They divide the power among themselves but Aegeus obtained the sovereignty of Attica, succeeding Pandion to the throne. It has been said that Megara was at the time a part of Attica, that Nisus received his part when he became king of that city. Lycus became king of Euboea. Aegeus, being the eldest of the brothers, received; the division of the land was explained further in the following text by the geographer Strabo: Later on, Lycus was driven from the territory by Aegeus himself, had to seek refuge in Arene, Messenia. Pallas and his fifty sons revolted at a time, being crushed by Aegeus' son Theseus. Still without a male heir with his previous marriages, Aegeus asked the oracle at Delphi for advice. According to Pausanias, Aegeus ascribed this misfortune to the anger of Aphrodite and in order to conciliate her introduced her worship as Aphrodite Urania in Athens; the cryptic words of the oracle were "Do not loosen the bulging mouth of the wineskin until you have reached the height of Athens, lest you die of grief."
Aegeus was disappointed. This puzzling oracle forced Aegeus to visit Pittheus, king of Troezen, famous for his wisdom and skill at expounding oracles. Pittheus understood the prophecy and introduced Aegeus to his daughter, when Aegeus was drunk, they lay with each other, in some versions, Aethra waded to the island of Sphairia and bedded Poseidon. When Aethra became pregnant, Aegeus decided to return to Athens. Before leaving, he buried his sandal and sword under a huge rock and told her that, when their son grew up, he should move the rock and bring the weapons to his father, who would acknowledge him. Upon his return to Athens, Aegeus married the wrath of Jason. Aegeus and Medea had one son named Medus. While visiting in Athens, King Minos' son, Androgeus managed to defeat Aegeus in every contest during the Panathenaic Games. Out of envy, Aegeus sent him to conquer the Marathonian Bull. Minos declared war on Athens, he offered the Athenians peace, under the condition that Athens would send seven young men and seven young women every nine years to Crete to be fed to the Minotaur, a vicious monster.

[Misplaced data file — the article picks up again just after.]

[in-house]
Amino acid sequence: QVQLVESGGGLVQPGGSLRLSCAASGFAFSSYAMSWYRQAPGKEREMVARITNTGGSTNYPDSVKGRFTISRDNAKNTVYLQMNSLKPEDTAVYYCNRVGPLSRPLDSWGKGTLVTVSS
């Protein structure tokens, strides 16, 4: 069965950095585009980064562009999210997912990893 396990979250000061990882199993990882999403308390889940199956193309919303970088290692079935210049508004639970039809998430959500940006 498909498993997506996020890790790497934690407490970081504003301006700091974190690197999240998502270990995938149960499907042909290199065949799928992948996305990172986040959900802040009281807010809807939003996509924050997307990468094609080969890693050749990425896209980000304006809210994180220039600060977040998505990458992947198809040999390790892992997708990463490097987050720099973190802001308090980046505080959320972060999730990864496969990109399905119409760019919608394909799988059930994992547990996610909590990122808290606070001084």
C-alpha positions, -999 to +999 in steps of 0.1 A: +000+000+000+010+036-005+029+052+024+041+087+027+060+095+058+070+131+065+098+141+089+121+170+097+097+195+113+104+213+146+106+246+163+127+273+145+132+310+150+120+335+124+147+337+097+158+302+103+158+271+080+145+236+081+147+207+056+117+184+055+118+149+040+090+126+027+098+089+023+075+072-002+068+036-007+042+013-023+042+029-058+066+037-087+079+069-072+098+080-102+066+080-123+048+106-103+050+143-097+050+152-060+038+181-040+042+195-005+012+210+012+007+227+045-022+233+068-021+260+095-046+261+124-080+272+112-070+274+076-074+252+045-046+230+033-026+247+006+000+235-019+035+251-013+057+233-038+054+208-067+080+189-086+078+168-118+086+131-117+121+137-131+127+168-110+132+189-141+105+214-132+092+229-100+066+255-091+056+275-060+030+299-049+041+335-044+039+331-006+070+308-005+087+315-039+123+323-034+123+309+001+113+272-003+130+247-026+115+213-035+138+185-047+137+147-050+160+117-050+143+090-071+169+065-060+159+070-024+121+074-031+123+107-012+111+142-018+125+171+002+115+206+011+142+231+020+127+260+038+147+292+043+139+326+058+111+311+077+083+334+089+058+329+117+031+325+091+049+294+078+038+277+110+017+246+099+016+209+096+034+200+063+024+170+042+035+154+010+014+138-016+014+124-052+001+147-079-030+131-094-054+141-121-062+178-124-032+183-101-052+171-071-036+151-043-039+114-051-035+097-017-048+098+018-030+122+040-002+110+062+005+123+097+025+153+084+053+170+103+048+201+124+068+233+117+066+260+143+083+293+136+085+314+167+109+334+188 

This continued until Theseus killed the Minotaur with the help of Minos' daughter. In Troezen, Theseus became a brave young man, he took his father's weapons. His mother told him the identity of his father and that he should take the weapons back to him at Athens and be acknowledged. Theseus decided to go to Athens and had the choice of going by sea, the safe way, or by land, following a dangerous path with thieves and bandits all the way. Young and ambitious, Theseus decided to go to Athens by land; when Theseus arrived, he did not reveal his true identity. He was welcomed by Aegeus, suspicious about the stranger who came to Athens. Medea tried to have Theseus killed by encouraging Aegeus to ask him to capture the Marathonian Bull, but Theseus succeeded, she tried to poison him, but at the last second, Aegeus recognized his son and knocked the poisoned cup out of Theseus' hand. Father and son were thus reunited, Medea was sent away to Asia. Theseus departed for Crete. Upon his departure, Aegeus told him to put up white sails when returning if he was successful in killing the Minotaur.